I called one of my local Orange County Calif. dealers to see if they would come to my home to see my special issues and discuss what my options are. This dealer would not come out to my home without me coming to the showroom first. I agreed, and went yesterday. The dealer was very friendly, yet said some things to me which raised a few red flags.


And this is where my questions begin (you thought I’d never get there, huh??). First, the dealer only sells Runco DLP’s. Now, don’t get me wrong, I’m still reading up on this stuff, but I know the VX-1000c would be a great choice. But…. I’m still comparing; i.e. still researching the Seleco, Sharp and Dwin, all HD1 versions. In addition, maybe it is my former life as a prosecutor coming through, but I have to consider issues of bias when someone is selling me only one option.


For example, when I mentioned the Seleco HD1 solution with the built in Faroujda deinterlacer, his response was that “intergrated†options are always inferior to separate components and thus is no match for the Runco vx1000c with the matched outboard deinterlacer.


His opinion also was that my DVD player needs to be in the high end range (i.e. $6k range) as I will notice the difference from a $1k-$2kish player on the Runco. (While I'm thinking a good quality non-progressive player is fine considering the quality of the projector-mated deinterlacers).


Further, this dealer requires a $1000 retainer before they will even visit my home to survey the situation. Thus, if I get a bid from the dealer, but decide ultimately I want to go the non-Runco route, I’m screw out of a grand.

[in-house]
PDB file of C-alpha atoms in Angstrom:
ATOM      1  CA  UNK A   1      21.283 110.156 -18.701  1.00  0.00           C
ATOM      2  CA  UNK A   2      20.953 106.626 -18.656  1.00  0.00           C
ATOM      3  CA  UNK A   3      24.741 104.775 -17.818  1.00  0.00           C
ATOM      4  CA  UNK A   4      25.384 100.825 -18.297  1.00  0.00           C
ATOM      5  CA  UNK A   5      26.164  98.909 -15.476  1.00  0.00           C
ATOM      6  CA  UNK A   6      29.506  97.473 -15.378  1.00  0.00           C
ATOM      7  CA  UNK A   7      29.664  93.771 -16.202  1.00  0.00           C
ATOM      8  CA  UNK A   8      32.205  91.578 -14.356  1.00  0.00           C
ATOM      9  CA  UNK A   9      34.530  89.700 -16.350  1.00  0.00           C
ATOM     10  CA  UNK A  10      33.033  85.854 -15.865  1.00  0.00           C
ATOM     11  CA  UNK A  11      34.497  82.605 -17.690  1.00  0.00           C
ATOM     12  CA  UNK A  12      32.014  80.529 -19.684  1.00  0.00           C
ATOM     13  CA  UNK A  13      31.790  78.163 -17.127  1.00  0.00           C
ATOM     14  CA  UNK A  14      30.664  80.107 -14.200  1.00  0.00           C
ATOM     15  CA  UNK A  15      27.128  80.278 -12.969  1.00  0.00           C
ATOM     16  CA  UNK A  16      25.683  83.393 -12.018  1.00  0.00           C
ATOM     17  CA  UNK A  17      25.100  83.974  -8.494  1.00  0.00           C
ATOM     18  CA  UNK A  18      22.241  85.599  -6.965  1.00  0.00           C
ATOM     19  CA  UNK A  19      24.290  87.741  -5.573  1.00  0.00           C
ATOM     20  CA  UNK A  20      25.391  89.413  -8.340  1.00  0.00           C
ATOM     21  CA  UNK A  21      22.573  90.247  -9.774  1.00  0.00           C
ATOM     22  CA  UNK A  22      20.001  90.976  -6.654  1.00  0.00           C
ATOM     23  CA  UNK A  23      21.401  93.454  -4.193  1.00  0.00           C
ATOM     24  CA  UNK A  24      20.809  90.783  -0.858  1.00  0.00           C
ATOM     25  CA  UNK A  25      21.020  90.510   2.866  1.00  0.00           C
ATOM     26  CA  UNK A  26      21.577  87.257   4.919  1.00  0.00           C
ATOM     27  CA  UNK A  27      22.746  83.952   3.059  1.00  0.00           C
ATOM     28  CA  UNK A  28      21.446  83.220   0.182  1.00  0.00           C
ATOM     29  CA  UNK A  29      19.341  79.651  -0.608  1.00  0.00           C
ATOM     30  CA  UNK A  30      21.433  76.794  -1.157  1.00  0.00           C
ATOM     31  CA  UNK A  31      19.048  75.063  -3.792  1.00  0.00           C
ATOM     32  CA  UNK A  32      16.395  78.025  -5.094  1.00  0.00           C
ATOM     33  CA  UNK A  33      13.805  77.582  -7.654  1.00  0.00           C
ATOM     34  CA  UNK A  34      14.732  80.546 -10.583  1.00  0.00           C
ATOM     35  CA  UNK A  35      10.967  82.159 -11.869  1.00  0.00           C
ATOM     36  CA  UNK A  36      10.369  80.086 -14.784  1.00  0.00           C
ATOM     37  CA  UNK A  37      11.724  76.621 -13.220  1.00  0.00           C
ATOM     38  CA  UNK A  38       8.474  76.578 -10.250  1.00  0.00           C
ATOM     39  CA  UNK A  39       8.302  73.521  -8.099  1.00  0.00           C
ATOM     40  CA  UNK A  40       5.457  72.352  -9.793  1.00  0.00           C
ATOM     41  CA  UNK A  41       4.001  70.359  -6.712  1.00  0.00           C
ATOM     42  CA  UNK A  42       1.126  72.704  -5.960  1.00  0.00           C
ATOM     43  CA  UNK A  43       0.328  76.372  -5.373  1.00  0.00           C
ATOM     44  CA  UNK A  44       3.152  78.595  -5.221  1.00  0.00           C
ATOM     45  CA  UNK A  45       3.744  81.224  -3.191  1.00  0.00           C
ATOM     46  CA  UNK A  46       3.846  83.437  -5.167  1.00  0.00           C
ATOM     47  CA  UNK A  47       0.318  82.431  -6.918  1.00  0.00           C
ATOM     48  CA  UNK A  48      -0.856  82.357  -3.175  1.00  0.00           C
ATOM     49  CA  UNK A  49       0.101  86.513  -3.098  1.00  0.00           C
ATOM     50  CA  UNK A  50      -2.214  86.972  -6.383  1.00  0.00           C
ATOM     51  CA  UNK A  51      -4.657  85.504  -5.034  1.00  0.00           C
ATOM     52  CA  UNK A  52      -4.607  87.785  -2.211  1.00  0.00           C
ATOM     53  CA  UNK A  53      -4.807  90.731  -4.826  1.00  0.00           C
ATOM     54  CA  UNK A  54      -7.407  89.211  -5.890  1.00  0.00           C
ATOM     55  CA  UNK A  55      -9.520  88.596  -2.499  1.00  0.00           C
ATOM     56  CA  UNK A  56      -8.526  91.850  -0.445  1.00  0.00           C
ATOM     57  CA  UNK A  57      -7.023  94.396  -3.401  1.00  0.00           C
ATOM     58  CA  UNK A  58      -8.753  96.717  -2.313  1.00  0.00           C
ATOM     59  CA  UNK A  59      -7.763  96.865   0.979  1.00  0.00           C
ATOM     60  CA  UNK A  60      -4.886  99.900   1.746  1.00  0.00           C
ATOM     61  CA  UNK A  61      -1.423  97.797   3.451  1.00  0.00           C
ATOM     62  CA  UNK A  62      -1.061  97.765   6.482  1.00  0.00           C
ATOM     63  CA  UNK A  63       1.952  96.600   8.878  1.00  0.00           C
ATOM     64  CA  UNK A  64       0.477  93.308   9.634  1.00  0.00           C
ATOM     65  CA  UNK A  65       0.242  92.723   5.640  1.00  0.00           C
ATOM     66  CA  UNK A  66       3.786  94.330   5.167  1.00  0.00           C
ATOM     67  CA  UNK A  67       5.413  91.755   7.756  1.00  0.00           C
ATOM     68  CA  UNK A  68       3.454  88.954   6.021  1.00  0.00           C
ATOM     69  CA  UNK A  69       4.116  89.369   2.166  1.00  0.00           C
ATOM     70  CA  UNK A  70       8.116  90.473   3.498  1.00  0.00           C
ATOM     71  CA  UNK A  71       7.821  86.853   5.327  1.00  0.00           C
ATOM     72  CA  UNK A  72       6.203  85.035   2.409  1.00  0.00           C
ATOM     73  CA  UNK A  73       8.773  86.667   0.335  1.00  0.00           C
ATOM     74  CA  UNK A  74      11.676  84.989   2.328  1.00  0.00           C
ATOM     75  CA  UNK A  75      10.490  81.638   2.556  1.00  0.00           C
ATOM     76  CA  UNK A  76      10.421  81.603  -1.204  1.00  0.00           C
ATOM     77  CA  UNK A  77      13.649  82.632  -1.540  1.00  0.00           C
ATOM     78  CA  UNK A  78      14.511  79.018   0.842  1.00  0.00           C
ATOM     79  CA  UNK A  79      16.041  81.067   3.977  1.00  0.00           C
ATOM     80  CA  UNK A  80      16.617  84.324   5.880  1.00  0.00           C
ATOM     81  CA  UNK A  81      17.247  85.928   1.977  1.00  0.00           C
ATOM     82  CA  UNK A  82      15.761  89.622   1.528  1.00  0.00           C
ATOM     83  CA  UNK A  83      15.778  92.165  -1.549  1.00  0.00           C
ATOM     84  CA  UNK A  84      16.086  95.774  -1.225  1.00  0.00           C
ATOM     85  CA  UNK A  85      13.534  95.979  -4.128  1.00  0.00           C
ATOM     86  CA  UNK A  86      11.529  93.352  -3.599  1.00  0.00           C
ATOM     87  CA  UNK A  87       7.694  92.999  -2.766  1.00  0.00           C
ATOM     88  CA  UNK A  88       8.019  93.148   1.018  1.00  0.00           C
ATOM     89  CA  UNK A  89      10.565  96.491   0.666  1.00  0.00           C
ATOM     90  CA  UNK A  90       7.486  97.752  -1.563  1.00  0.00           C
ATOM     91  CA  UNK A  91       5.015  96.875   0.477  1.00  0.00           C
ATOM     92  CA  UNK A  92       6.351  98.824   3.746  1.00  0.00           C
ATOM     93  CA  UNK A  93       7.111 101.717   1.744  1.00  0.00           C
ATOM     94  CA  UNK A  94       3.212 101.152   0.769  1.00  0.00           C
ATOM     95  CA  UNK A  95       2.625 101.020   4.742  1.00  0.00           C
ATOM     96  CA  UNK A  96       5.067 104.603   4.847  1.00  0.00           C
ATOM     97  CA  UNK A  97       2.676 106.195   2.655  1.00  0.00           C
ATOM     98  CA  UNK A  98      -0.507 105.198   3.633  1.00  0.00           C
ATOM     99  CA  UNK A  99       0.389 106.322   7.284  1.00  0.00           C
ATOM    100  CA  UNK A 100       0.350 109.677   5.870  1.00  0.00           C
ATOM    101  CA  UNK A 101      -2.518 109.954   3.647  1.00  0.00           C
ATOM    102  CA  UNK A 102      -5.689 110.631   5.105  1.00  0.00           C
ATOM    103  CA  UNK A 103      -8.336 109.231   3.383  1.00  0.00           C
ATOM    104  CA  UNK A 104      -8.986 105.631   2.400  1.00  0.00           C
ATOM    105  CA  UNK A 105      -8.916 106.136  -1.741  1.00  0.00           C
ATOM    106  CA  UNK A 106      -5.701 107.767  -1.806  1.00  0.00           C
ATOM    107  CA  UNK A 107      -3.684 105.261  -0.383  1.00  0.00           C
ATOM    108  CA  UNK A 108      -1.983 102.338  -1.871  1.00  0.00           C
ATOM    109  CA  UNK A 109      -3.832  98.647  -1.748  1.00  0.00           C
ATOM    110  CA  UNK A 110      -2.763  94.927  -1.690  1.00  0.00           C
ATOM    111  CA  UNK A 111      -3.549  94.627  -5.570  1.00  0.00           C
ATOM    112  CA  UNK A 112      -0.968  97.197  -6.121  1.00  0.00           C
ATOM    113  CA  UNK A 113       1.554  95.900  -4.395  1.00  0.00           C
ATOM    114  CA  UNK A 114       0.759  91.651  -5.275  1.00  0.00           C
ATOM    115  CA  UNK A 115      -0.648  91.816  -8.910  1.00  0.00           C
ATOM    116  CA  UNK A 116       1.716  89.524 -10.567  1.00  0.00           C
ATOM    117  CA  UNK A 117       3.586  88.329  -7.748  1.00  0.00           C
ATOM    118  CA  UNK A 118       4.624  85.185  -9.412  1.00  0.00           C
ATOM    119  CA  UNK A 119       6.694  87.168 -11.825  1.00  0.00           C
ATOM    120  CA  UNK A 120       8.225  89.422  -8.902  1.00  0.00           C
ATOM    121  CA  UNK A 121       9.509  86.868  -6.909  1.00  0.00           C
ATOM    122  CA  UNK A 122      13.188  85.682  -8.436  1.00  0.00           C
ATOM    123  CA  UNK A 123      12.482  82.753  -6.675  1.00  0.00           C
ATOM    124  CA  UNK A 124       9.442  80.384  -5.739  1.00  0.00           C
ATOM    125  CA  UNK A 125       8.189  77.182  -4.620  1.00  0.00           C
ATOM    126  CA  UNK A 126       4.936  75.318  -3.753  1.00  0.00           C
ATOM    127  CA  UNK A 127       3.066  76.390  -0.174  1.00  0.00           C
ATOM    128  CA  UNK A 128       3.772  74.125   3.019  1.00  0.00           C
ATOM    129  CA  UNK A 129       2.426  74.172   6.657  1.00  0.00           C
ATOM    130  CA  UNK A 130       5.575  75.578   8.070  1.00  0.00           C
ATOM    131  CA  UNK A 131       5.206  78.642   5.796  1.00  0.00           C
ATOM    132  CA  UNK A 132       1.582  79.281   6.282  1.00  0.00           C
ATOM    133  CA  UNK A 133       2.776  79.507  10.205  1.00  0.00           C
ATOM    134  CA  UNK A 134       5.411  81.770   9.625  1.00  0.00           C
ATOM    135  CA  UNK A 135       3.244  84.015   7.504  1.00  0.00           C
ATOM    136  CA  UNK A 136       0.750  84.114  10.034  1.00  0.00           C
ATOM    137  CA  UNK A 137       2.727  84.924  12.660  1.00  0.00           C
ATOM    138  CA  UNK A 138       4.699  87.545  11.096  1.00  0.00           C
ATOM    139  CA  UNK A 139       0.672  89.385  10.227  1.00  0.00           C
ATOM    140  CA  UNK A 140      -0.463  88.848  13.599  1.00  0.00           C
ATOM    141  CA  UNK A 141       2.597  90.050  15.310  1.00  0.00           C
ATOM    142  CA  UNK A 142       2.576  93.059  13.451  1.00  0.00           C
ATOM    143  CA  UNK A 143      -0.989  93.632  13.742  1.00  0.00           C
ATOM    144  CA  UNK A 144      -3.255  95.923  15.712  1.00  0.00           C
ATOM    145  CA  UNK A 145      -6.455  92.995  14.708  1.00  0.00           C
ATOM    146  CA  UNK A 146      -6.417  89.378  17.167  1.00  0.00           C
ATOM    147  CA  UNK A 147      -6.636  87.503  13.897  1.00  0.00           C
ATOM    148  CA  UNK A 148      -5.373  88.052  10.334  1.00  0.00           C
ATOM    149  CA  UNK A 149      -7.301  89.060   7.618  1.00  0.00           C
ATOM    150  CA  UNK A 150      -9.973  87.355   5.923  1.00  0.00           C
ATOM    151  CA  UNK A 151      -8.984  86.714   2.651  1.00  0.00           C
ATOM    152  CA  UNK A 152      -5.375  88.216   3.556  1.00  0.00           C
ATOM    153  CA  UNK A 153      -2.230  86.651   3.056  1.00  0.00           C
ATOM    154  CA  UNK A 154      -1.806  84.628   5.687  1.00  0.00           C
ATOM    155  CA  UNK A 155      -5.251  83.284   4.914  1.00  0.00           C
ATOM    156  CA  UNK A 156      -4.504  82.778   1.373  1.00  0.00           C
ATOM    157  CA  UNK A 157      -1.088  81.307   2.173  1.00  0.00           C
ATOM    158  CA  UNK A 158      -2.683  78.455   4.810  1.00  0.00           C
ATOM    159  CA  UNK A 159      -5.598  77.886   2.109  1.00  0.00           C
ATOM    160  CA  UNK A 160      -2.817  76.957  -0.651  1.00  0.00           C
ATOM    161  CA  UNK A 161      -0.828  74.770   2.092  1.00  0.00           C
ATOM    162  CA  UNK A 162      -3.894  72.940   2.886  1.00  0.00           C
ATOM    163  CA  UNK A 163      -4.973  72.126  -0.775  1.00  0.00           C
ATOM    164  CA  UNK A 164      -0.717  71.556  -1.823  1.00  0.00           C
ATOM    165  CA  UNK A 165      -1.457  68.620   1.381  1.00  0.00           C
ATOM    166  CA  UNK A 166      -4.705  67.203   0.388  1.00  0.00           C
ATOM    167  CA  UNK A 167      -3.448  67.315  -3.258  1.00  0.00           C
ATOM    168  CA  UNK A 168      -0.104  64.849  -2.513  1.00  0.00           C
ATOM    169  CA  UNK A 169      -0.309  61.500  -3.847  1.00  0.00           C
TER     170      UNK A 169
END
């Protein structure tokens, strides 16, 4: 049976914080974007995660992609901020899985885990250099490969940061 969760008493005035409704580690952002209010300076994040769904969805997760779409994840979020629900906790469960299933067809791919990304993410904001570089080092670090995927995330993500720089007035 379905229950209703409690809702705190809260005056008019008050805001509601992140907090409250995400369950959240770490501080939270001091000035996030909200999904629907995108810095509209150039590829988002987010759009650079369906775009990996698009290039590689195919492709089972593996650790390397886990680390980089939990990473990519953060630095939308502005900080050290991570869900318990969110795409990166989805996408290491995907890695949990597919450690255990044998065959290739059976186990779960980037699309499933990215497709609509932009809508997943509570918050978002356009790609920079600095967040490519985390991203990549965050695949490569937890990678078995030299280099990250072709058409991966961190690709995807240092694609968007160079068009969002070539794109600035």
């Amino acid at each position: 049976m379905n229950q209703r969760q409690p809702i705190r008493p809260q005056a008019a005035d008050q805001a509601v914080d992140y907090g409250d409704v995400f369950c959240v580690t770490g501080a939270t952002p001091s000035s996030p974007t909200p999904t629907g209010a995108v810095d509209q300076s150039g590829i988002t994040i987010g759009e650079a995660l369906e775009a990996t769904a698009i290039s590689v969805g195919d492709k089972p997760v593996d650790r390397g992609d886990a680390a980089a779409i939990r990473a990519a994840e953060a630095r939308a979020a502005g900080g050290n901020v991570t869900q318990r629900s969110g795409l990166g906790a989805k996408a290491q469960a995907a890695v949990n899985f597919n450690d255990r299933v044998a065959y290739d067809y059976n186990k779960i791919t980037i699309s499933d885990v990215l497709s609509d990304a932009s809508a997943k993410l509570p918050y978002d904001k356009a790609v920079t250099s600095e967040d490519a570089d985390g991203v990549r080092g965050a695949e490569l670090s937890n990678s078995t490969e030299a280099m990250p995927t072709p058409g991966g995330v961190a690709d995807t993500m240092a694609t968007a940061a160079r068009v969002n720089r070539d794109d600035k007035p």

So I ask, are these reasonable opinions and reasonable business practices as they compare to the rest of the dealer network?


I appreciate any light you can shed on these issues…..


Regards,

Wazoo
 

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1. don't EVER listen to a dealer

2. If you found AVS you are on the right track to learning

3. look at LCD and DILA/LCOS for your application. Not just DLP

4. get 1000 lumens or more

5. for your room size, 10' wide screen sounds great.

6. Get an HDTV satelite receiver!!!!!

7. Don't wast you money on Runco

8. view before you buy

9. keep reading and learning

10. Welcome!!!
 

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1. Don't ever listen to Tryg.

2. AVS is a dealer.

3. If you do listen to Tryg, follow points 2, 3, 4, 5, 6, 9, 10 and usually 8.
 

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Paying an upfront consultation fee sounds reasonable. They do have to make a living, after all. Considering the cost of the video equipment they're trying to sell, $1K doesn't sound too unreasonable.


You didn't mention what brand of player or audio equipment they recommend. Meridian, perhaps? I'd guess that they're oriented toward a somewhat (*ahem*) more upscale market than most of us are experienced with.


I think you may need to make a firm decision about your budget and what it includes ahead of time. The dealer will need to have some idea of your upper limit. Given the models and prices you've mentioned, I'd guess that the whole system (audio, video and installation) is going to cost in the neighborhood of $50-100K, and most likely toward the upper part of that range or even more. If that doesn't phase you, then you should also seriously consider some room modifications, like automated "blackout" curtains for the windows.


Of course, you should shop around, if possible. Have you tried looking for other A/V installation firms in your area?
 

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Discussion Starter · #5 ·
Quote:
Originally posted by Tryg
1. don't EVER listen to a dealer

2. If you found AVS you are on the right track to learning

3. look at LCD and DILA/LCOS for your application. Not just DLP